If you've ever felt aggravated with your parents, even as an adult, you're hardly alone.
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The study asked parents and their grown children to rate the tension they felt on specific issues that can cause relationship strain. On simple scale, 1 indicated no tension and 5 indicated a great deal.
Ninety-four percent said they felt at least a little tension about one of the topics.
That's probably no big surprise to, say, about 94 percent of readers. But the researchers also found that mothers and fathers had different views than other family members about some of the tension-causing issues. Parents generally felt more intense strain, specifically when it came to issues such as their children's finances or housekeeping.
Even more compelling, it gets worse when the "kids" get older. Families with children aged 22 to 33 had an average relationship tension of 1.79 on the 5-point scale, but that rose to 1.96 among families with children aged 34 to 49.
Additionally, both mothers and fathers indicated they felt more tension with their daughters than with their sons. Parents usually have a closer relationship and more frequent contact with their daughters, said Kira Birditt, a researcher at the University of Michigan and lead author of the study. This special connection may mean more opportunities for tensions to arise.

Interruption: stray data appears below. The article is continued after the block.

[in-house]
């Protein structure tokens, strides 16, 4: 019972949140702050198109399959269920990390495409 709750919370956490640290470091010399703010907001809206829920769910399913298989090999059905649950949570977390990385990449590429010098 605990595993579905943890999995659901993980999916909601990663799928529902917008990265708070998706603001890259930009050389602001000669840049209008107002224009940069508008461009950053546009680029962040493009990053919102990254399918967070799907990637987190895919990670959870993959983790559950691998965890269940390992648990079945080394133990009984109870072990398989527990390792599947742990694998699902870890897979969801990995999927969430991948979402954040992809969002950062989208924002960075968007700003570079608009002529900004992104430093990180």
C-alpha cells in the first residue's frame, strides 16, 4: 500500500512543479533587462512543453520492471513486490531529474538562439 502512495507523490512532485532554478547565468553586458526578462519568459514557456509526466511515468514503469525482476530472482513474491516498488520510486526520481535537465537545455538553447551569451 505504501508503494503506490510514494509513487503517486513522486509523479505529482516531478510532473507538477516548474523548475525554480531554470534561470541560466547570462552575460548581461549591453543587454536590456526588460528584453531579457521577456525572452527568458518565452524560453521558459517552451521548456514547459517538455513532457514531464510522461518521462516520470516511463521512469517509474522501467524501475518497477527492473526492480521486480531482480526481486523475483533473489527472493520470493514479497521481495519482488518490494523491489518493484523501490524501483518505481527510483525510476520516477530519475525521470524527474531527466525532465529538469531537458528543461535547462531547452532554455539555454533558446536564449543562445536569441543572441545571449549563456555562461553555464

The study participants were members of 158 families. Each family was a “triad” with a mother, father and child. About one-third were African American, distinguishing this study from past research that has focused on European American families, Birditt said.
The authors note that the study may not accurately represent all family types because 87 percent of parents in the study were married to each other. It is possible that families with single parents may experience more tension, the researchers said.
The study, done with support from the National Institutes of Health, will appear in an upcoming issue of the journal Psychology and Aging.
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